But what is effectively a kind of metaverse has actually been available to consumers for nearly two decades -- ever since Linden Lab of San Francisco launched its Second Life platform in 2003.

Philip Rosedale, the inventor of Second Life and founder of Linden Lab, has a vision for the metaverse that contrasts sharply with Zuckerberg's plans. Now an adviser to Linden, he shared his views with Nikkei in a recent interview. Edited excerpts follow.

Q: How do you view Zuckerberg's version of the metaverse?

A: I have two observations. One is that we are not technologically ready yet for the 3D metaverse for virtual reality headsets. [The] technology does not yet exist. The second thing I would say, more specifically about Meta, is that the business model Facebook has historically used, based on a very sophisticated kind of advertising involving behavioral targeting with a lot of surveillance and personal data, is not a safe model to apply to the metaverse.

If you imagine putting people as avatars into a virtual world with that kind of surveillance and behavior modification going on, it would be extremely dangerous for everyone. In my opinion it simply cannot be allowed to happen.

See:  7 Ways the Metaverse is Changing Enterprises

Second Life is proof, at least for a certain size of audience, that you do not have to rely on that kind of business model and that you can create a virtual world where people have privacy.

Second Life's business model is based on fees. There are two kinds of fees. One is, if you choose to own a piece of land in Second Life, which is about the size of Los Angeles, you have to pay a monthly fee of about $20 per acre. The second type of fee is charged, when you sell some virtual merchandise to other people, on listing and transactions. It is like a single-digit percentage of the value traded. Not as large as Apple's App Store.

And you know what? Second Life is making more annual revenue per active user than Facebook or YouTube does. That shows a metaverse does not require the Facebook-like business model. But if Meta chooses to apply the Facebook model to its metaverses, that would be a terrible thing, even an existential threat.

Q: What do you mean when you say that technology is not ready yet?

A: One thing that sets a metaverse apart from the conventional internet is that it always has other people there. When you go to a conventional website to do shopping or to read news, there is nobody else there with you. You cannot look to your left or right and see other people. In a metaverse, experiences that we would like to realize there, like a college classroom or a live music event, require us to enable hundreds or even thousands of people to be there near each other with sight and sound of each other. And that is very difficult technology.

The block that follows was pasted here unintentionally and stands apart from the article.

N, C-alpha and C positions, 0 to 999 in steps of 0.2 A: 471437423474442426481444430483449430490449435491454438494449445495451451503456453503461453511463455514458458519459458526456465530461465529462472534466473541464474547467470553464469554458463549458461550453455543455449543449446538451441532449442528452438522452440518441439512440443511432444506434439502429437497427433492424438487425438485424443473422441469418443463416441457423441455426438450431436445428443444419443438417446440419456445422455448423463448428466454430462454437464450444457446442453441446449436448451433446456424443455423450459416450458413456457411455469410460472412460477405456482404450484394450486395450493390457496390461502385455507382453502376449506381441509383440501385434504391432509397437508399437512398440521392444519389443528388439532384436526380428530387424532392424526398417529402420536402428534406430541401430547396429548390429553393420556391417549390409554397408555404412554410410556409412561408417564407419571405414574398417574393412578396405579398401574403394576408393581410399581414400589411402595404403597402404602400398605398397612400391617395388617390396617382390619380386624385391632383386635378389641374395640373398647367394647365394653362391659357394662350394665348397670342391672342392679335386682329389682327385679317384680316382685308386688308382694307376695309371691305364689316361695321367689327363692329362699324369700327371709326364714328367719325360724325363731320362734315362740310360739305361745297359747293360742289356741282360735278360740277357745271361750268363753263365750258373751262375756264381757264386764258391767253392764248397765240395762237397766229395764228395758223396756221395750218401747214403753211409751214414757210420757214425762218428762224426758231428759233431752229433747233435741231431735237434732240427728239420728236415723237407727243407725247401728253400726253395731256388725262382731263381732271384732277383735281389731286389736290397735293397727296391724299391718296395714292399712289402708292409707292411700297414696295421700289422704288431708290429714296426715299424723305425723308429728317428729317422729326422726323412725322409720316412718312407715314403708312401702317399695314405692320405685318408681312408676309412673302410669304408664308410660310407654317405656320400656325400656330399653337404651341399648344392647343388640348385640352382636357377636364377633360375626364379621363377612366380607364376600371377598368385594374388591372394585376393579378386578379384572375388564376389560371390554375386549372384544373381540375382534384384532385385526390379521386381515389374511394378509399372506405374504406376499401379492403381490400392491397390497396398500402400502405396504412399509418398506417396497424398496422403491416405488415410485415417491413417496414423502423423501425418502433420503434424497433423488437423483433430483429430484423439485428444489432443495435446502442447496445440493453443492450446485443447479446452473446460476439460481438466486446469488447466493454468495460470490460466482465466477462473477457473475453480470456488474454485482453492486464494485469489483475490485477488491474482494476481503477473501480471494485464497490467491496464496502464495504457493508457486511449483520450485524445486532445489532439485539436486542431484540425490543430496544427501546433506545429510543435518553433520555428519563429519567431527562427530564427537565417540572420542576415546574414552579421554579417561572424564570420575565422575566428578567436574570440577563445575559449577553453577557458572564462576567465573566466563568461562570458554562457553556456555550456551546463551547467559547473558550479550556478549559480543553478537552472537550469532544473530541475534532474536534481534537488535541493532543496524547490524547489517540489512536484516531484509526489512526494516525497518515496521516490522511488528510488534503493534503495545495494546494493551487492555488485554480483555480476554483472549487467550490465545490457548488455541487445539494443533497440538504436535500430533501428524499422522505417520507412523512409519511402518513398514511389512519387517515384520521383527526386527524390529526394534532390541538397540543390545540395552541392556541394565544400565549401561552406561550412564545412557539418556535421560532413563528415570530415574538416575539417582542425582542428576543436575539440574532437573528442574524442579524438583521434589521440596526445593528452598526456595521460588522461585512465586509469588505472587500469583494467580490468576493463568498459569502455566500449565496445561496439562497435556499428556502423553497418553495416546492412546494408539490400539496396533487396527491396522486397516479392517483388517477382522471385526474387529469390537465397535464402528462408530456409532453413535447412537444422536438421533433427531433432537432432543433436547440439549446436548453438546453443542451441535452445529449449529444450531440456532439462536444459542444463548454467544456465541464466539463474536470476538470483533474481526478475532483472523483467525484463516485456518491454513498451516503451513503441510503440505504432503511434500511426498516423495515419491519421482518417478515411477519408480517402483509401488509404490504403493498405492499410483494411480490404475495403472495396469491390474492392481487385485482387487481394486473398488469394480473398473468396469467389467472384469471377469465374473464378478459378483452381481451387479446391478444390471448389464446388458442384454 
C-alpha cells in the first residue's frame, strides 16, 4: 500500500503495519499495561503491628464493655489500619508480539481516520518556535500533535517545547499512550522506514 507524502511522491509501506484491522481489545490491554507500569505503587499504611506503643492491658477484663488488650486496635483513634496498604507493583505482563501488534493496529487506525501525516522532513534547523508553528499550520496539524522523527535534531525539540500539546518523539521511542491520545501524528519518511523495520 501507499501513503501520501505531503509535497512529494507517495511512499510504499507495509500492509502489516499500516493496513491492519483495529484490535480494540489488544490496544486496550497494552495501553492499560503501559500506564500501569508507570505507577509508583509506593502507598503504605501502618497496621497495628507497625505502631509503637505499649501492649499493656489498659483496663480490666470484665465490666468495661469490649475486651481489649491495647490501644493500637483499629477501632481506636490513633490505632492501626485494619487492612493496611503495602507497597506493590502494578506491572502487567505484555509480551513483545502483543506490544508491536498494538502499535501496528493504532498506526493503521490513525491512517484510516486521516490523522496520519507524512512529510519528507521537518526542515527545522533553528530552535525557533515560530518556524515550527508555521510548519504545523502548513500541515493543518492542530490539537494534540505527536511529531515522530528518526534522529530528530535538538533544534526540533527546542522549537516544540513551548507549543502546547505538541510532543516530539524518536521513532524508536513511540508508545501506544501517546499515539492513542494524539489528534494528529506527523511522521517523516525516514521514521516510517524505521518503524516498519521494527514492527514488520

See:  Meta reveals it’s built one of the world’s fastest supercomputers to power the metaverse

We at High Fidelity have worked on spatial audio for the last 10 years and today we can enable a couple of hundred people, or a little more than that, to share the same space with sound. But having a bunch of people visibly standing around at an event, looking interesting enough that you would want to walk up and talk to them, it is not technologically possible yet. There have to be advances in cloud computing, rendering and a number of other things to make that possible. I think it will happen in the next five years.

And VR headsets, they are more like 10 years away. Those are in a very early stage. Today they are very uncomfortable. Actually we do not have the scientific approach to fix the dizziness we feel when we wear the headsets. The problem is that any time you move in VR but your head or actual body is not moving, eventually it makes you sick. And it tends to make women somewhat sicker than men and that is a terrible problem if you are trying to create a social experience.

Continue to the full article --> here

 


NCFA Jan 2018 resize - Facebook-like metaverse potential disaster says Second Life creator Philip RosedaleThe National Crowdfunding & Fintech Association (NCFA Canada) is a financial innovation ecosystem that provides education, market intelligence, industry stewardship, networking and funding opportunities and services to thousands of community members and works closely with industry, government, partners and affiliates to create a vibrant and innovative fintech and funding industry in Canada. Decentralized and distributed, NCFA is engaged with global stakeholders and helps incubate projects and investment in fintech, alternative finance, crowdfunding, peer-to-peer finance, payments, digital assets and tokens, blockchain, cryptocurrency, regtech, and insurtech sectors. Join Canada's Fintech & Funding Community today FREE! Or become a contributing member and get perks. For more information, please visit: www.ncfacanada.org